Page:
Sometimes IRS Appeals is necessary. When you are grappling with an IRS problem you won't get much help from IRS employees. In most cases, you should be able to resolve your case with a lower-level IRS employee. But, in some cases (such as a denial of deductions) it may be necessary to file an Appeal within the IRS.
The procedure for appealing an IRS audit is different than the procedure for appealing IRS collections. For an audit, you don't actually need to appeal. If you do nothing at all, the IRS will send you a Notice of Deficiency. After you file a petition with the US Tax Court, your case will be assigned to an Appeals officer to try to resolve it prior to trial. So, you get an Appeal regardless.
OF course, you can file an Appeal after the IRS sends a "30-day letter" but prior to the Notice of Deficiency to secure your right to appeal. If you appeal and then later go to Tax Court, Appeals isn't available. You'll have to deal with the IRS attorneys directly.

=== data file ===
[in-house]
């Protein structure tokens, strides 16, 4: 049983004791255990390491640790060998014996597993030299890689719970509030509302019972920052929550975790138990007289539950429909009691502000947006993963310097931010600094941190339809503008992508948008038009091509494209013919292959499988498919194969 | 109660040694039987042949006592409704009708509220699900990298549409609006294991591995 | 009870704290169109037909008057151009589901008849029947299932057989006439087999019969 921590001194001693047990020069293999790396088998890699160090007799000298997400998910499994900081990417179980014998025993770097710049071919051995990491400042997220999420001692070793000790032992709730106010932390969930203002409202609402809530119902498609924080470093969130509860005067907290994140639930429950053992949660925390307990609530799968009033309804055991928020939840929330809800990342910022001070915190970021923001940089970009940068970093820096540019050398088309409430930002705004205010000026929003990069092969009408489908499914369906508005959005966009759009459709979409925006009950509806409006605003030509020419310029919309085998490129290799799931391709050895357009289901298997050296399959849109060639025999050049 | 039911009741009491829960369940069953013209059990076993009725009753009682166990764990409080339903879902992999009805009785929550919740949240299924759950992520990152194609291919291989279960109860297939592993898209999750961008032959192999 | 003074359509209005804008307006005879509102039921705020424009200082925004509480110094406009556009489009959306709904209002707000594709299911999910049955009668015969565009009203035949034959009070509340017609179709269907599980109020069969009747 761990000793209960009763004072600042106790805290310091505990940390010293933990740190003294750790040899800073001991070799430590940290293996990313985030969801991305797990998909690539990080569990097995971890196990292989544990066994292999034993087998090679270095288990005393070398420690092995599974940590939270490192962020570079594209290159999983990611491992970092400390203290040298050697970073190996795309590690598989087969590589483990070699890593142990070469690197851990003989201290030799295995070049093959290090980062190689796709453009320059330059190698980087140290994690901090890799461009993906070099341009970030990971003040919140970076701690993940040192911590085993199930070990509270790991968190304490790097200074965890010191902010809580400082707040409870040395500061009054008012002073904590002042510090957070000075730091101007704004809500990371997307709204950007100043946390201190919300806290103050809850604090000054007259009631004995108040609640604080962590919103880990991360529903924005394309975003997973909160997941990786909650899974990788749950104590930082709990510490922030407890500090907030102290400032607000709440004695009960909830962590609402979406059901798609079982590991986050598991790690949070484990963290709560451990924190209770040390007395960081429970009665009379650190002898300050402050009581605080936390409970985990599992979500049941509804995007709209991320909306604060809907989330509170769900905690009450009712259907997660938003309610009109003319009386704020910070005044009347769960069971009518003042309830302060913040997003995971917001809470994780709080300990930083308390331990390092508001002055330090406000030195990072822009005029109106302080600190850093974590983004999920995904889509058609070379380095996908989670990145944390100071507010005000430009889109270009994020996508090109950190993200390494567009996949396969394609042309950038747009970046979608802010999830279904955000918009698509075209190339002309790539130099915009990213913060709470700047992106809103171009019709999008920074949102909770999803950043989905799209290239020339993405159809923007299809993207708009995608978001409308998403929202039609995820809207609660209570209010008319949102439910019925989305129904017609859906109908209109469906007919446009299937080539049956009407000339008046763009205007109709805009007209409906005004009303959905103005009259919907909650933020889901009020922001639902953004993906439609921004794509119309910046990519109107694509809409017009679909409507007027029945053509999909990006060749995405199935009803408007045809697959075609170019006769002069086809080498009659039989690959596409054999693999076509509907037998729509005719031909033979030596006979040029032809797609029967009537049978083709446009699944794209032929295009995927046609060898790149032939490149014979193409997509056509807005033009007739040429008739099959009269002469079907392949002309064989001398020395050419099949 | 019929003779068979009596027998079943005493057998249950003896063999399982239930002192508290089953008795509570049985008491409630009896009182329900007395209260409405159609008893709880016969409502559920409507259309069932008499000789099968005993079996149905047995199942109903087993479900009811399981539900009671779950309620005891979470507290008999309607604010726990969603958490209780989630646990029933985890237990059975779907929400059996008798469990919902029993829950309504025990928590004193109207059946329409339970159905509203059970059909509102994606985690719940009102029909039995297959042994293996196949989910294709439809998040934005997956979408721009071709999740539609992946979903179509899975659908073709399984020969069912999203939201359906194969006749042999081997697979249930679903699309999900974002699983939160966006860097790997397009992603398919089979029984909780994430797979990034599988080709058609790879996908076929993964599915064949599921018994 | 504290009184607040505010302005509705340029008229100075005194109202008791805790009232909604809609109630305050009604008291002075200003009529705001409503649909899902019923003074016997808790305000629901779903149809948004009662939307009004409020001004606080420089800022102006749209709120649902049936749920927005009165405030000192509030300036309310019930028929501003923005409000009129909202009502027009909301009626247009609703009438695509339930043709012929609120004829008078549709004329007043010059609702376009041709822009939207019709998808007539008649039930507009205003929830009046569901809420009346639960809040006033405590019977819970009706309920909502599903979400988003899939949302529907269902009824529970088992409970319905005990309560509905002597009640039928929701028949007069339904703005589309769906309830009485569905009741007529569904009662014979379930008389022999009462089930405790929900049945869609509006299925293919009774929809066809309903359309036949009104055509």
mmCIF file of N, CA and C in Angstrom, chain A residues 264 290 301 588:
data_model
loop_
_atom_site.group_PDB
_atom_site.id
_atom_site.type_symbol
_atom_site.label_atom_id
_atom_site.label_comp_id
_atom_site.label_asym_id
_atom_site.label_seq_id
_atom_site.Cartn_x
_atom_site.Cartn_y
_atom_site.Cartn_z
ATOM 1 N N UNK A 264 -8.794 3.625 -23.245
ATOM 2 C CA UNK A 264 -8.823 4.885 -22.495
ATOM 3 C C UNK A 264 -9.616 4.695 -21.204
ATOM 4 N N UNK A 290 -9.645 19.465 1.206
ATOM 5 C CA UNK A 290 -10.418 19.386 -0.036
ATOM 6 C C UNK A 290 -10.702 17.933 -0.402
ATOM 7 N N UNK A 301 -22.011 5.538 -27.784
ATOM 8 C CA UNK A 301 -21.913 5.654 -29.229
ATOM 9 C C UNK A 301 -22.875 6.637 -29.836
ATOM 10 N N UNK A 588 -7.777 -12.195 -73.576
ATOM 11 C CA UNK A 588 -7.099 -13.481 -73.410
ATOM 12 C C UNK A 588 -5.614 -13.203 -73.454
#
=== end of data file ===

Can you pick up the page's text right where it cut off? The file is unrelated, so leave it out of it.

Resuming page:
For IRS collections, you can file a Collection Due Process Appeal if you feel you can't pay the tax or you believe that you don't owe it. All of these tactics are explored in greater detail in the "Collections" section of this website.
The problem with a Collection Due Process Appeal is that by filing the Appeal you agree to extend the statute of limitations for IRS collections. You should resist any extensions of the limitations period unless you have a very good chance to win against the IRS.
The office of IRS appeals is independent from the IRS but they must follow the law and the facts. If you can't provide any greater persuasive evidence or legal authority for your position, Appeals can't help you. So, it is usually best to try and resolve your case with the lower-level IRS employees if possible.